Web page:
The longer I ran around, the less tolerable it became. At 11:25 that night, I drove myself around the corner to the hospital while I was having contractions. Although at the time I wasn't positive that's what they were. I wanted to get an epidural as soon as I could so I could sleep a little before my baby girl arrived.
When I got to the hospital I was already 4 cm dilated. My contractions increased dramatically and as much as I wanted something to control the pain, they had to follow protocol. I am so thankful that while Tevin was in OTAs, my mother was able to be there with me. I have a high pain tolerance, but this was a kind of pain that is indescribable.
I kept begging for an epidural and it was finally about to be my turn -- the anesthesiologist was in the next room. Just like that it hit me, I felt the urge to push and my water broke. After only two hours of being at the hospital, it was time. I had gone from 4cm to 10cm in just two hours. I was scared. I panicked. I thought there was no way I could face that kind of pain without any medicine.
The doctor told me to push and with one push, she was out. A beautiful baby girl, born at 1:36 am on May 18th, 2015. To this day I look back and am in awe that my body knew exactly what to do, even though I thought it wasn't possible.
I can't tell you how many times I heard that I was going to spoil my babies by holding them, but I just couldn't get enough of their cuddles. People would say, "Don't run to their every cry, you're teaching them bad habits."
I don't think you can spoil a baby. In fact, statistics say that you give them a sense of security and -- in the end -- develop a more independent child. I have two children who are complete opposite of each other, and there was not one thing about taking care of them that I did differently.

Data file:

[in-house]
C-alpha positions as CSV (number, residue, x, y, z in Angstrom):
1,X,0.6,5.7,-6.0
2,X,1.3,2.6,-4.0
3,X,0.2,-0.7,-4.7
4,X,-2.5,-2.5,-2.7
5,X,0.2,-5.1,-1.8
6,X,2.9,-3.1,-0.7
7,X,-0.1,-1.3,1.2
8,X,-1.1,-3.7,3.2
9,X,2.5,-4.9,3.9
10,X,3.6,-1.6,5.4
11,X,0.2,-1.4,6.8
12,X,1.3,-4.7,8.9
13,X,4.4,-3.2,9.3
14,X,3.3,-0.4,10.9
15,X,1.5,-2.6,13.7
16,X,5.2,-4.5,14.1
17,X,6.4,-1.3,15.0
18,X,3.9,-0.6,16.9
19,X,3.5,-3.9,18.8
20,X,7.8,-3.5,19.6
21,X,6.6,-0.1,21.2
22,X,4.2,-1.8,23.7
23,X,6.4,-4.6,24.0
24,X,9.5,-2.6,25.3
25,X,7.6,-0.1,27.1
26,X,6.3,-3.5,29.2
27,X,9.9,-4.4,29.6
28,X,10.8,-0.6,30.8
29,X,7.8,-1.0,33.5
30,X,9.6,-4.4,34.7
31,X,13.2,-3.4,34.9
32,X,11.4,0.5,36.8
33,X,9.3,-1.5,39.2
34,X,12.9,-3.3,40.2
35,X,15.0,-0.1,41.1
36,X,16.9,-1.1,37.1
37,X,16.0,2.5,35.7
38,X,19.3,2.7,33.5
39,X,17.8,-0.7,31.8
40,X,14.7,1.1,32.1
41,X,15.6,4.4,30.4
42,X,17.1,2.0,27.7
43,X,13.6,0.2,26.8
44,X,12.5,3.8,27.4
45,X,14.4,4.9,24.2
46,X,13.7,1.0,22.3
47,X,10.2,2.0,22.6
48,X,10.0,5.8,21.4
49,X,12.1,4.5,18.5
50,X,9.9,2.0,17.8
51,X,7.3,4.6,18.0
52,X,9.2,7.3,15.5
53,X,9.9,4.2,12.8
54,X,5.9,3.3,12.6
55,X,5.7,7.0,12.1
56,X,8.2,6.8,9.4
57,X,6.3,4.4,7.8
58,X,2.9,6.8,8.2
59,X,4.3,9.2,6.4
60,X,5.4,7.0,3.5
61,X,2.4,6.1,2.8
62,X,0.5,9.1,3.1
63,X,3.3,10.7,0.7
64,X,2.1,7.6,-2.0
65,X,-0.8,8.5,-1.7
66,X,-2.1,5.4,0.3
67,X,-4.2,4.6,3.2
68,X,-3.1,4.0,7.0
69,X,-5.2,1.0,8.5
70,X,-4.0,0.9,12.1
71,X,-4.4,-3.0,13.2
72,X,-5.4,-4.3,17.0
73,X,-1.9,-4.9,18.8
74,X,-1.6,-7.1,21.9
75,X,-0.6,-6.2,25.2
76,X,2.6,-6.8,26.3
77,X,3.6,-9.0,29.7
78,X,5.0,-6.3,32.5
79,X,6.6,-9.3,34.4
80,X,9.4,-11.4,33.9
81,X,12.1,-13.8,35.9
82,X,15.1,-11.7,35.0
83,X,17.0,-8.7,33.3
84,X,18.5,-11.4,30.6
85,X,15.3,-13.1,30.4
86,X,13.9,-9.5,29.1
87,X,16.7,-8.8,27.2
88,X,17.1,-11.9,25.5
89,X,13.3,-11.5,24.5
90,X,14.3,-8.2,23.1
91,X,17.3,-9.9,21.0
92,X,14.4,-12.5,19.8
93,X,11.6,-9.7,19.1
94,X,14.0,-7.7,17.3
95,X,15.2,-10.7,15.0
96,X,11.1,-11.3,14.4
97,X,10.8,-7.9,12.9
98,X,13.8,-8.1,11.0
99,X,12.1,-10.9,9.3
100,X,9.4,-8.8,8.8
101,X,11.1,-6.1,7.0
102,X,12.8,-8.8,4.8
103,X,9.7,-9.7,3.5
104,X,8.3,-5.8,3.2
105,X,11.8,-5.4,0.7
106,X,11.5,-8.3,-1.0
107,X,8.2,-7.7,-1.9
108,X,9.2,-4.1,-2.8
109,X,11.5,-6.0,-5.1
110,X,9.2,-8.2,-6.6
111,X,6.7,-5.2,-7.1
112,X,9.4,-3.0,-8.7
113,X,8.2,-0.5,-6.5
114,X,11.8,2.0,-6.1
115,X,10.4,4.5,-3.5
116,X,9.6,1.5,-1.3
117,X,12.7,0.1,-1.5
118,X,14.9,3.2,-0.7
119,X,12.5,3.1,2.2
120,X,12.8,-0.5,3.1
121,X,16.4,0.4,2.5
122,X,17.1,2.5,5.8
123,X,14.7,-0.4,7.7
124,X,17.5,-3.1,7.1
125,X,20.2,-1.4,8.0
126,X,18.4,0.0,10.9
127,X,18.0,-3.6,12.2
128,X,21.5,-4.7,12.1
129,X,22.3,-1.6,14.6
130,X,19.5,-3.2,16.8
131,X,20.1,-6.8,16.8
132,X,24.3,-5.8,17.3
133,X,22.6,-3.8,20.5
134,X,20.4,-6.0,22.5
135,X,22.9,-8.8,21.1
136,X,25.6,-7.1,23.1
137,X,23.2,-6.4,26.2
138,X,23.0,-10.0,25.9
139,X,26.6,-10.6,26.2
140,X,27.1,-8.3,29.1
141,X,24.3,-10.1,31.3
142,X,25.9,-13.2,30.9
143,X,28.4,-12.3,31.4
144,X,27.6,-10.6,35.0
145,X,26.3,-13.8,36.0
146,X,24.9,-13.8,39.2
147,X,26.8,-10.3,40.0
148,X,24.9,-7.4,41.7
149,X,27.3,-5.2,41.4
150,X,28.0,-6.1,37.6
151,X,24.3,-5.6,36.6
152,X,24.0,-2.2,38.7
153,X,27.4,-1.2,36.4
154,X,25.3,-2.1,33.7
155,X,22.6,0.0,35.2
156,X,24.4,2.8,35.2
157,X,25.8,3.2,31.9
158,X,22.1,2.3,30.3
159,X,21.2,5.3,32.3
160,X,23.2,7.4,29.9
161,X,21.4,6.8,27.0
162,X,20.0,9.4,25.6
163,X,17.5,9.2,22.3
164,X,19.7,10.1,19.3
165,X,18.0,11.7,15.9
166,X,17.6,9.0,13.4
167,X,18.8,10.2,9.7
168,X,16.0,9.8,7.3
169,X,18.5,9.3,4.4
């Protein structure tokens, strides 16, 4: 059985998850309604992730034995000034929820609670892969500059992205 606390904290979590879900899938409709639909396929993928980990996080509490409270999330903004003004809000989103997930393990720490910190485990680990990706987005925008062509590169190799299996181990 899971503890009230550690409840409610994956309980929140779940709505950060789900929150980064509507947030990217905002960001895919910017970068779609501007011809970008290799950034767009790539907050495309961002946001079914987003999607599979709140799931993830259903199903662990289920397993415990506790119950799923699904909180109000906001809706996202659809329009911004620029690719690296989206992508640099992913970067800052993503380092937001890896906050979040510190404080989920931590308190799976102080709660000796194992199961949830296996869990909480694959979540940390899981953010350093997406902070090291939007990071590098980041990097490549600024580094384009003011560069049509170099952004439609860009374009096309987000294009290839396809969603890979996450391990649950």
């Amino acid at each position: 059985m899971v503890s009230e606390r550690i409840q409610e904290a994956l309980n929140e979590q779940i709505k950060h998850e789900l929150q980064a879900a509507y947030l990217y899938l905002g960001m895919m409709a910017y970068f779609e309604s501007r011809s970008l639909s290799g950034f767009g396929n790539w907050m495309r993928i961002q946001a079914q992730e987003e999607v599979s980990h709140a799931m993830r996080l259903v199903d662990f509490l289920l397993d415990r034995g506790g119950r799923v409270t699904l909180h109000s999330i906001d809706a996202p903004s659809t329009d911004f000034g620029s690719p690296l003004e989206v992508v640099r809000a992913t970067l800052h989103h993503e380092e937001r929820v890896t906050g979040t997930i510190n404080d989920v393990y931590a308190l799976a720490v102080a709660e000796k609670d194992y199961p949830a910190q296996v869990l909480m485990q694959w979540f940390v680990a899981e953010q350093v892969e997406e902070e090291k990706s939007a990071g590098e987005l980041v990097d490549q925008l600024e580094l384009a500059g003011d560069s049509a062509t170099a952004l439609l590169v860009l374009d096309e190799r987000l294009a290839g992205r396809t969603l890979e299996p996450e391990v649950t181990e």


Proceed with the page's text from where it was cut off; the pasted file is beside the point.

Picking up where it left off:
Jayden would let me hold him all day if I could, Ariana loves to be left alone. Even though what I did was the same, they have two different personalities and I can't change that. I wasn't worried about spoiling them, all I wanted them to know was love.
A Mother's Playbook
In this day and age, articles and information are literally at your fingertips. In any given situation you have infinite advice and tips on what you should be doing. The only problem is that we, as mothers, feel like we're doing something wrong if our child differs from the idea of a perfect baby.
A playbook, by definition, is a stock of usual tactics or methods. The truth is, “A Mothers Playbook,” doesn’t exist. How could it? There are no two children alike, so there’s no way one clear-cut answer could work for each and every child. Develop your own playbook based on what works for you and your baby.
Jodi Picoult once said, “The very fact that you worry about being a good mom means that you already are one.” That statement couldn’t be more true, trust that you are doing the best you can be doing. Even though you may feel like every decision you make is so consequential to your child's well-being, it’s not. The most important thing you can do for your child is to be there. I once read somewhere that children spell love, t-i-m-e.
If you want to make God laugh, tell him your plans. - Woody Allen
When I was a child, I wanted to be a professional soccer player. I had so many things planned for my life, when I had to quit soccer I was devastated. It wasn't until later on that I realized God always had a greater plan for me than I had for myself. I now have no doubt that I was meant to be where I'm at right now.
Being a mother is one of the most empowering things I have done as a woman. I found new strength in myself as a mother. I know that my body was designed to create, house, birth and sustain a life solely for the first two years of life. Although I plan to start my last year of college soon, the hardest and most rewarding job I will ever have is raising my children.
"She is clothed with strength and dignity, and she laughs without fear of the future." Proverbs 31:25